A Word of Advice
Art by Kirsten Hemrich
I would say that when it comes to life advice, I am an expert in a few categories. I can recommend a really good fake tanner that isn’t streaky and lasts a long time. I can tell you where to get the best turkey and avocado sandwich in the United States (the Texas Wave at Hester’s Cafe in Corpus Christi, TX). I can also let you know that Birkenstocks don’t look good on anybody, and that is not an opinion, that is an established fact. A lot of superficial, but perhaps life changing if you have the right mindset, recommendations. But one thing I am not the authority on when it comes to doling out life advice is love. Some of my friends will come to me asking for relationship advice, not taking into consideration that I have never had a successful relationship, nor do I see myself ever being selfless enough to commit my life to someone else. I am truly obsessed with myself and only myself and I really don’t see this obsession ending any time soon.
But I digress. I do, however, think I am a queen when it comes to self-awareness, an underrated quality that plays into how we develop successful relationships. With this limited authority being out on the table, I would like to address a question asked to the Iris team via social media: “What do you do when you want a boyfriend but you don’t like any of the guys who like you?”
Let me start by saying that this question seems like it would be asked by a person with a lot of time on his/her/their hands. I need everyone reading this to know that THERE IS A FAMINE IN YEMEN, and although there may not be much we can do about this, I want to establish how small a problem this question is in relation to everything else going on in the world. But for the sake of this column, I’ll offer this advice.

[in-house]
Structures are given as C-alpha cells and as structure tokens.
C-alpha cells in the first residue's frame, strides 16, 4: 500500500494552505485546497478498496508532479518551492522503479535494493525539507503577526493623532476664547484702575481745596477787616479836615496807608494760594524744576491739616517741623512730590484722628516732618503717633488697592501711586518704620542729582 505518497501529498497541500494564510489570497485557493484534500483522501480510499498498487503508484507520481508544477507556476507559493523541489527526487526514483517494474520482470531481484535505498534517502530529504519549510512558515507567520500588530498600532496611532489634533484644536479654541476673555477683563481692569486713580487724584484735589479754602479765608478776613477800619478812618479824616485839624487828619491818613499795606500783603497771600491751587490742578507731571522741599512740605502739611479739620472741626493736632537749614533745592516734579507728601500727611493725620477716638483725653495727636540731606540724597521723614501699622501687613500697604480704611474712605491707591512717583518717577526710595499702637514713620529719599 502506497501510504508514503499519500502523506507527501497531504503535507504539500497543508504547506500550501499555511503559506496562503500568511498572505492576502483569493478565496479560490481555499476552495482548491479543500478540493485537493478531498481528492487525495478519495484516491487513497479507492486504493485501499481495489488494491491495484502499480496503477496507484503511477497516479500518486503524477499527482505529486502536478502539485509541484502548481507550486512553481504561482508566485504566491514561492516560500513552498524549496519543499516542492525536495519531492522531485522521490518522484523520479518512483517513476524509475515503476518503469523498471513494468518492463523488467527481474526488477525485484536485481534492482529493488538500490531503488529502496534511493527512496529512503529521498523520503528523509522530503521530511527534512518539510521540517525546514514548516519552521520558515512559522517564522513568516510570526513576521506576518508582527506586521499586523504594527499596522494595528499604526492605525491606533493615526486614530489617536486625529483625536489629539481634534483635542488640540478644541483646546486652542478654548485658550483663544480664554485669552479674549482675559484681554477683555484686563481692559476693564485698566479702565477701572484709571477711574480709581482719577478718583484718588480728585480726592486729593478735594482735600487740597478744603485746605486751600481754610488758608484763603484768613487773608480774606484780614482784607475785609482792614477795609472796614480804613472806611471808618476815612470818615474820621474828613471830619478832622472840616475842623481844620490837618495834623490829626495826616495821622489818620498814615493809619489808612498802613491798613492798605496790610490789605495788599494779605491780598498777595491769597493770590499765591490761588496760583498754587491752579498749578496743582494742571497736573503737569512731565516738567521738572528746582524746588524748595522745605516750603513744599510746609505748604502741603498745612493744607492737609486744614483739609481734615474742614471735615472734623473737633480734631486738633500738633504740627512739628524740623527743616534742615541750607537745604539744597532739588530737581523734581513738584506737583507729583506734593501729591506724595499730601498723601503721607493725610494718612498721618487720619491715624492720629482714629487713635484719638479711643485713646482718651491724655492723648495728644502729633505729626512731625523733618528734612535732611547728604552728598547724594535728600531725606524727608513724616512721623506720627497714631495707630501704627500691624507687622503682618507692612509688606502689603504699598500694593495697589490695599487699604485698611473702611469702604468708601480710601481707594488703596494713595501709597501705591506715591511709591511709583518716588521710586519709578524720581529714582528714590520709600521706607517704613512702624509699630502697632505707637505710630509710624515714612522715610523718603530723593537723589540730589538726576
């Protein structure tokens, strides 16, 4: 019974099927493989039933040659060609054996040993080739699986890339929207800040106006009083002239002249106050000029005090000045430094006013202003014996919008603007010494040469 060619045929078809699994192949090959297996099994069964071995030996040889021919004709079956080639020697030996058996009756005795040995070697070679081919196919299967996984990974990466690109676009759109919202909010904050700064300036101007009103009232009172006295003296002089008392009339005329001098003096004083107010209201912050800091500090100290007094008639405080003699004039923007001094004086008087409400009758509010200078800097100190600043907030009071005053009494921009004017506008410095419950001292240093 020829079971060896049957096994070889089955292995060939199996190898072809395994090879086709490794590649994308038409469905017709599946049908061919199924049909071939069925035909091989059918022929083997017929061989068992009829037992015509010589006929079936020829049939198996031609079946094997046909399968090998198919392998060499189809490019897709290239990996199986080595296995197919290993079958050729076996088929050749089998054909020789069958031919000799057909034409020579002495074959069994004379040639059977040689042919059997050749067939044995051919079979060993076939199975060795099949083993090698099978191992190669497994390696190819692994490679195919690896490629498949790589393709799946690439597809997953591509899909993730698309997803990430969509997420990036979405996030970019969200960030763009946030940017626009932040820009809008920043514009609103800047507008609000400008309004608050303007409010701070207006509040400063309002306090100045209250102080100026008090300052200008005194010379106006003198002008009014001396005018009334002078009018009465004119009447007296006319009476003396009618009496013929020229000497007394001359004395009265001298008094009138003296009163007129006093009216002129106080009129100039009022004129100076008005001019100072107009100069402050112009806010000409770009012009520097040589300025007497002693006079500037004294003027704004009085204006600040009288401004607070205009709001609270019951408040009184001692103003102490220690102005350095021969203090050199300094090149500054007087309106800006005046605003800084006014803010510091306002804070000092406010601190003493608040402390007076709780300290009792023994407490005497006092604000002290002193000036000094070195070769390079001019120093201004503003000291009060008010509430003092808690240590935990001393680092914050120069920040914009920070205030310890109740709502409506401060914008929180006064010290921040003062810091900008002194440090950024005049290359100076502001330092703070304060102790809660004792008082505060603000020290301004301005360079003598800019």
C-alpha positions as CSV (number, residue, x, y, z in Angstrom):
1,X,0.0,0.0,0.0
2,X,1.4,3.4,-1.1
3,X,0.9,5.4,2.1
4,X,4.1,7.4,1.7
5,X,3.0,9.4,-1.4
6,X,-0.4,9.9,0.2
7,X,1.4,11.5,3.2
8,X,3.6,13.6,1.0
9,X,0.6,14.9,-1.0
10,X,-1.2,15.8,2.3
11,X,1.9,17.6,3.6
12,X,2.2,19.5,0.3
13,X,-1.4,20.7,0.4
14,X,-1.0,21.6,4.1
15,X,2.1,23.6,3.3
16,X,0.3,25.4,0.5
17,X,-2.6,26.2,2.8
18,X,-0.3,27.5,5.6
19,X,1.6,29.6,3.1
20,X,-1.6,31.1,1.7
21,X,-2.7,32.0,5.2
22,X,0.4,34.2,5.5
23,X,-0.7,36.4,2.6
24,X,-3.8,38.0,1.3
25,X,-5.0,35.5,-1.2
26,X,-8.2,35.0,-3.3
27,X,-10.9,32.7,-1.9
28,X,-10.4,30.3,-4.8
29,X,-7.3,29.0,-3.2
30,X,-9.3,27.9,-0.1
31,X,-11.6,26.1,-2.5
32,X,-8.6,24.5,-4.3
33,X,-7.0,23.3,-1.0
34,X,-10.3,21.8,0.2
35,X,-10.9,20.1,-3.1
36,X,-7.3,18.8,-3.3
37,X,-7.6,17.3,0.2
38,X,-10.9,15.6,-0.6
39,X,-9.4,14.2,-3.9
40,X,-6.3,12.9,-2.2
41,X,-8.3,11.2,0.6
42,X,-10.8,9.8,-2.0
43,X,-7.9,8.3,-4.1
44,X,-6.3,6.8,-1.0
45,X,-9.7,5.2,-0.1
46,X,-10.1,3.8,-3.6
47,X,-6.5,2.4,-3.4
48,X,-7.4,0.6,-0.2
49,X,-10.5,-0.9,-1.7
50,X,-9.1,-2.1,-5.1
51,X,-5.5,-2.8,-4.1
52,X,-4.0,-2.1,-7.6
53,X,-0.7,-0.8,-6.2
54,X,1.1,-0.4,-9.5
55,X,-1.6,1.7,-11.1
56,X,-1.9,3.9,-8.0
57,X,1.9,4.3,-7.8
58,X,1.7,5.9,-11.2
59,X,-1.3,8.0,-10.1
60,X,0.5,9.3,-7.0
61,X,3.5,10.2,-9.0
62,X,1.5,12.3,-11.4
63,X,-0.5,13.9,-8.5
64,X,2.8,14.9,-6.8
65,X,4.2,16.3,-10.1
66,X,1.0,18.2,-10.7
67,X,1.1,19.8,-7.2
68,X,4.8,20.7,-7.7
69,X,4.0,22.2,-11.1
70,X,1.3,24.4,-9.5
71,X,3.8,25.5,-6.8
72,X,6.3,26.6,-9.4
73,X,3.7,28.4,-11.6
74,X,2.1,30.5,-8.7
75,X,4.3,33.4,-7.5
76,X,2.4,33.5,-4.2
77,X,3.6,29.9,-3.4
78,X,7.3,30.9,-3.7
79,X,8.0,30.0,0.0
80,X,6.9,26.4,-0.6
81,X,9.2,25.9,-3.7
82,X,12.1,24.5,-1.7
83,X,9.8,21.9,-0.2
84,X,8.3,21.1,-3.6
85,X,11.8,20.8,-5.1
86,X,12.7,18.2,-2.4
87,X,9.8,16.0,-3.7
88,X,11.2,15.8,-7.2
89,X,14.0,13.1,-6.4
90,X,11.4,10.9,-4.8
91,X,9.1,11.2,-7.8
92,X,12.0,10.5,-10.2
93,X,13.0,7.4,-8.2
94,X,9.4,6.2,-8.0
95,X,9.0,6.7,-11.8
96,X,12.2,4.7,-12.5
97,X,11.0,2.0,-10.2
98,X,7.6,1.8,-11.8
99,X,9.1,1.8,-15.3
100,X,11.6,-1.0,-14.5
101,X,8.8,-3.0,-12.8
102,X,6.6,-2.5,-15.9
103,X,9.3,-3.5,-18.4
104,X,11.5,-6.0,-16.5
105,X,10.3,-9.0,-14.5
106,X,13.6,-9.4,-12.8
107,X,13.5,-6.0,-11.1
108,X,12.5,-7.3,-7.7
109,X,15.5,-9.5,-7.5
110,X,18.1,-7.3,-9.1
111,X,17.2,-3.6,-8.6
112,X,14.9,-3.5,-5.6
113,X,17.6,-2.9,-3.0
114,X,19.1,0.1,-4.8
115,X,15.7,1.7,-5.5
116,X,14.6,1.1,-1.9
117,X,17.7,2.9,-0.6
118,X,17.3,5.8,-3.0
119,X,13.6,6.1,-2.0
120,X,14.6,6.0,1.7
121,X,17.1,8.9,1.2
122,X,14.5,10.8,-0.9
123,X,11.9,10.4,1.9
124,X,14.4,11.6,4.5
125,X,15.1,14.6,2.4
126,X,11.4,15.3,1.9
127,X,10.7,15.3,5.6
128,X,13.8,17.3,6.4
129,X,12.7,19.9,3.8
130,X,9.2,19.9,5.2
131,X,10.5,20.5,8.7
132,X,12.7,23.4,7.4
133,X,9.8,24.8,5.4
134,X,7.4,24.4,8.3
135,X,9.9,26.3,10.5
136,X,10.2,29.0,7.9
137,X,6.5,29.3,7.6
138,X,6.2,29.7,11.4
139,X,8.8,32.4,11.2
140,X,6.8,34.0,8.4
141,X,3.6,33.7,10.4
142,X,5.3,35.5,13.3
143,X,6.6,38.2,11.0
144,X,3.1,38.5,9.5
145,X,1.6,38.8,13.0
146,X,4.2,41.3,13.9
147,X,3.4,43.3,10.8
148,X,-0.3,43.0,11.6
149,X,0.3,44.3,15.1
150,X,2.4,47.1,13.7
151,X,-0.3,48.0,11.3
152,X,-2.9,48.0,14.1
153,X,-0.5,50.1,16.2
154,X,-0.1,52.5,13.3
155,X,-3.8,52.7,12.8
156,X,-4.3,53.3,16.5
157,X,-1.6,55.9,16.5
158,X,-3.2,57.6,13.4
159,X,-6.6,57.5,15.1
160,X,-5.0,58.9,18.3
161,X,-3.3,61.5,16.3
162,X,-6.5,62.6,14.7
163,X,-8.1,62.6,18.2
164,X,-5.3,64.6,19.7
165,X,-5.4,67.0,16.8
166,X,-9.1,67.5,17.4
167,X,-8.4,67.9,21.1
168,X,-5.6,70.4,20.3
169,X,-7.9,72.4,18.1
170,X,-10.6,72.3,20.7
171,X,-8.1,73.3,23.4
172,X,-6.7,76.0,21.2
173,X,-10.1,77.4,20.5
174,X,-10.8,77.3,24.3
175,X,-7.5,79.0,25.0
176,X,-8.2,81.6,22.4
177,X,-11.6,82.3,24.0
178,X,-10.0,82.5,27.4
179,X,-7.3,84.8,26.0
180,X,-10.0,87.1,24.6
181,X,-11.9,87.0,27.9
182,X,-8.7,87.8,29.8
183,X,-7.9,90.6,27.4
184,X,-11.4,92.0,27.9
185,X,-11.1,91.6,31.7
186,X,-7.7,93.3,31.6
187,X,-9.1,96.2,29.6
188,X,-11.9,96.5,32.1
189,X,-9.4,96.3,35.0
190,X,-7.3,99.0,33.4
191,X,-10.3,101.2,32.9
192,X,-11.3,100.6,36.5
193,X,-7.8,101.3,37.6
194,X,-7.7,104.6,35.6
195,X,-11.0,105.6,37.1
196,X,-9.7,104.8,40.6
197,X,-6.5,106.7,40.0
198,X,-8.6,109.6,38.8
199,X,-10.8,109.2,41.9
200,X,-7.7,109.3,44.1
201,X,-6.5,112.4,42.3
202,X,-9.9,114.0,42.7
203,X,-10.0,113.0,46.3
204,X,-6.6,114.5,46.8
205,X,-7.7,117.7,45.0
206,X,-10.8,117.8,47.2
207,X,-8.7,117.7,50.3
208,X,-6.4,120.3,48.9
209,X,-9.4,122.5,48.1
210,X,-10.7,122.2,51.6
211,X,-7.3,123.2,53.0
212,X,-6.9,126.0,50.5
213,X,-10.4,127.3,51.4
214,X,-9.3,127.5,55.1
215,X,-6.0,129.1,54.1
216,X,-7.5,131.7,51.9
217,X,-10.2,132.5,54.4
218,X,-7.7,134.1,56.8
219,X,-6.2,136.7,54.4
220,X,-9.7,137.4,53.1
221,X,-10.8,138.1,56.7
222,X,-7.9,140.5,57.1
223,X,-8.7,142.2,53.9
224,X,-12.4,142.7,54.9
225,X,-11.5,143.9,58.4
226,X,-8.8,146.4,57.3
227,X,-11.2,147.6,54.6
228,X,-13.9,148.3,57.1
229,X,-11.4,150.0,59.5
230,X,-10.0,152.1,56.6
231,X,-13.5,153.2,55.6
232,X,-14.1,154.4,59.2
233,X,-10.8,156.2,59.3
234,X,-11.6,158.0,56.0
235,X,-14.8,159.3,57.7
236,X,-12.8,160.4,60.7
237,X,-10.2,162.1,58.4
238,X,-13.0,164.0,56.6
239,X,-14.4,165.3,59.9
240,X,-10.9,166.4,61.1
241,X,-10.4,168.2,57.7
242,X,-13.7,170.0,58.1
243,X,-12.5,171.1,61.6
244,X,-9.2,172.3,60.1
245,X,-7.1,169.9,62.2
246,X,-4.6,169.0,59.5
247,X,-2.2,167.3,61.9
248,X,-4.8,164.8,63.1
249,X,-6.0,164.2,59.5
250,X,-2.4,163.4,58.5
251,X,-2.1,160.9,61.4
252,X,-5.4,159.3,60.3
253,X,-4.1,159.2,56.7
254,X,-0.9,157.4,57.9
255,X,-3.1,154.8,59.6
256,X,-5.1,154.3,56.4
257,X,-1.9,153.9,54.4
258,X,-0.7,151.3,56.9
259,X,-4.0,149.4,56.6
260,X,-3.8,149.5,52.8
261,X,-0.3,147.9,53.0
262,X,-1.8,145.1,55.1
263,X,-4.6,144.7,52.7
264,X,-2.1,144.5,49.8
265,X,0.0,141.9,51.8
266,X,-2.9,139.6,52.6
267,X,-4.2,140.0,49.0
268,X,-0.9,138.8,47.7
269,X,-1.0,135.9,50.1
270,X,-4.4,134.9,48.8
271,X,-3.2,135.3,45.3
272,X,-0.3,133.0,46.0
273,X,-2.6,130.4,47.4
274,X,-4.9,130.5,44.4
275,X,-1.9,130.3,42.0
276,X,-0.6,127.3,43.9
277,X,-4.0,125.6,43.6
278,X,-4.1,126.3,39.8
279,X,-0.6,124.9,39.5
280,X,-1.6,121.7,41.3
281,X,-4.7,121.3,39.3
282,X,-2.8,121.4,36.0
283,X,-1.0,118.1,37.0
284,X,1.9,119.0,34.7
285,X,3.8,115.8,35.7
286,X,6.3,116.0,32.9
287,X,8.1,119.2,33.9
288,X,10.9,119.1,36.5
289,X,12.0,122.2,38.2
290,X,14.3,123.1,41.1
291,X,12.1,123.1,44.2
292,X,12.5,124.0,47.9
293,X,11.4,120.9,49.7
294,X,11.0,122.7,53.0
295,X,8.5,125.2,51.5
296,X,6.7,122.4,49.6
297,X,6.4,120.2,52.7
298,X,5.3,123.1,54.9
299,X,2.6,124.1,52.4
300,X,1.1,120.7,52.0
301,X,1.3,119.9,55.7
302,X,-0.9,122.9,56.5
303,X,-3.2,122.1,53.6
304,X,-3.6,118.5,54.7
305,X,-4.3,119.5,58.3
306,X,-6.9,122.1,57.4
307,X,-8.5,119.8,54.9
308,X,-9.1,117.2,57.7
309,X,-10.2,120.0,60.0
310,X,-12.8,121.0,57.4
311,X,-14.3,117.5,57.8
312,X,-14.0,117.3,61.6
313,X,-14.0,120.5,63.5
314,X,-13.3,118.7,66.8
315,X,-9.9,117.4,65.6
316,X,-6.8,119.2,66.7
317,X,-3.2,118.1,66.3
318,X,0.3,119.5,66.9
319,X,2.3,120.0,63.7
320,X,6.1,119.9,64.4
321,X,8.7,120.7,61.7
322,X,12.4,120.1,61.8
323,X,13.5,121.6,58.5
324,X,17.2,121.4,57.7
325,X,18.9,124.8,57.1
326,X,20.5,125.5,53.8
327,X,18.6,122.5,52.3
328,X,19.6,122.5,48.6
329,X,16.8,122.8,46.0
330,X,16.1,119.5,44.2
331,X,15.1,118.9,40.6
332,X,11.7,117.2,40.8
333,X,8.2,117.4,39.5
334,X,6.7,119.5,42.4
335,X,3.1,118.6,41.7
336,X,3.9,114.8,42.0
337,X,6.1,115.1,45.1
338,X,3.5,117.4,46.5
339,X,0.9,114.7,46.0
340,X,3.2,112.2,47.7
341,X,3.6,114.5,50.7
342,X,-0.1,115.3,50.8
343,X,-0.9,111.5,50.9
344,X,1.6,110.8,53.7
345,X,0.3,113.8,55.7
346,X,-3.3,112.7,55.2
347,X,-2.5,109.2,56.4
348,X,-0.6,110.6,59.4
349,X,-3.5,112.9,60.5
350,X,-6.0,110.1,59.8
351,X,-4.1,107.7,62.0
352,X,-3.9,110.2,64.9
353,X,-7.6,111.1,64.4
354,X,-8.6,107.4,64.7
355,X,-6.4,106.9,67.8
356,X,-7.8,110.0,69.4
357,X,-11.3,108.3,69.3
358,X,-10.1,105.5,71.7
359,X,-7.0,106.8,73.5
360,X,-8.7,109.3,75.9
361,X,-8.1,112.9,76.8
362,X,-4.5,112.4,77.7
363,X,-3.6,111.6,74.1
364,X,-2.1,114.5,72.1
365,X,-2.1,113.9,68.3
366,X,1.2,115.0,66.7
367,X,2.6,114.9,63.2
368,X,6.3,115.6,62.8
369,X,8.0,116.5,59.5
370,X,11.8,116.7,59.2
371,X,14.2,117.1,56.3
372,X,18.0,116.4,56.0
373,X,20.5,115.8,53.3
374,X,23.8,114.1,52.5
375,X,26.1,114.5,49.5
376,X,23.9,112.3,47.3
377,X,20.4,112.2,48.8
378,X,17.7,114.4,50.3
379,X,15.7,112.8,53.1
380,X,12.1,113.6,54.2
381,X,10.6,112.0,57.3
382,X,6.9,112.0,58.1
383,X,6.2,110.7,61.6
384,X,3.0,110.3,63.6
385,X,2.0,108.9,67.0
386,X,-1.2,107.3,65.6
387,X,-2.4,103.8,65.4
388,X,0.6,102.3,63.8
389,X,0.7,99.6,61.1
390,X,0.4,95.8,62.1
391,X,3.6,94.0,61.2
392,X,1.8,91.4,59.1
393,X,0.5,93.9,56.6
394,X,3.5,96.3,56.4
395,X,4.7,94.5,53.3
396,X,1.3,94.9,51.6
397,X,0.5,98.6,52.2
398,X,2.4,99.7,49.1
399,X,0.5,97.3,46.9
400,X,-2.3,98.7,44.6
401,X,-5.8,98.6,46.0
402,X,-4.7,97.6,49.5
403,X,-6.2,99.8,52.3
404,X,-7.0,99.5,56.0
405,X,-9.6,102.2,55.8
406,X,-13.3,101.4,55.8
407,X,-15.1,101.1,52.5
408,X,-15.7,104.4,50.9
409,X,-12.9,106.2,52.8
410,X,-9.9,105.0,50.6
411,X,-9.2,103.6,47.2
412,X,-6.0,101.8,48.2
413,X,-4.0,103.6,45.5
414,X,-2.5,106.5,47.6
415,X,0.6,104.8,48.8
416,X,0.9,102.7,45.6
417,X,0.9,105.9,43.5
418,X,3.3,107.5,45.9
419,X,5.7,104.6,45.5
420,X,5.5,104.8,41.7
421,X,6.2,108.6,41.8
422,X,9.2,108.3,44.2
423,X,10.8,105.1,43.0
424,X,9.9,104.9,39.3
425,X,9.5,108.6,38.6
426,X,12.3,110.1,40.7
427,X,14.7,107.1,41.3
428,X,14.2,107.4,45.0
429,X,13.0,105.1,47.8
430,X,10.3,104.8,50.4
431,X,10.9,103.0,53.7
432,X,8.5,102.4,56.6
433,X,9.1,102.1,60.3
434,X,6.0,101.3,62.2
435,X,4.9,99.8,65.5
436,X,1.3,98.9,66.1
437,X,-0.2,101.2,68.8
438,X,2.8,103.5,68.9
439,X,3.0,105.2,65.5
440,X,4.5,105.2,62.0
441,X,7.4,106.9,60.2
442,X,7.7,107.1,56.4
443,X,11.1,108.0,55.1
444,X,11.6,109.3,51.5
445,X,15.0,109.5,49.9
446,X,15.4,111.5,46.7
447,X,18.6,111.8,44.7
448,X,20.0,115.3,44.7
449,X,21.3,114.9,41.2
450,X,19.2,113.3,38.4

This applies to seeking not just a boyfriend, but any significant other, regardless of gender identity. If you think that allowing someone else into your life in a romantic context is going to solve all of your problems, you’re wrong. If I had a dollar for every time someone I knew found a boyfriend, girlfriend, or any other permanent romantic presence by intentionally seeking one out, I would have, you guessed it, $0. Also, this question seems like one coming from a person who lacks self-confidence and is seeking fulfillment in something outside of their own being, which is absolutely the worst thing you can do if you are looking for something to make you feel complete and confident.
If I had a dollar for every time someone I knew found a boyfriend, girlfriend, or any other permanent romantic presence by intentionally seeking one out, I would have, you guessed it, $0.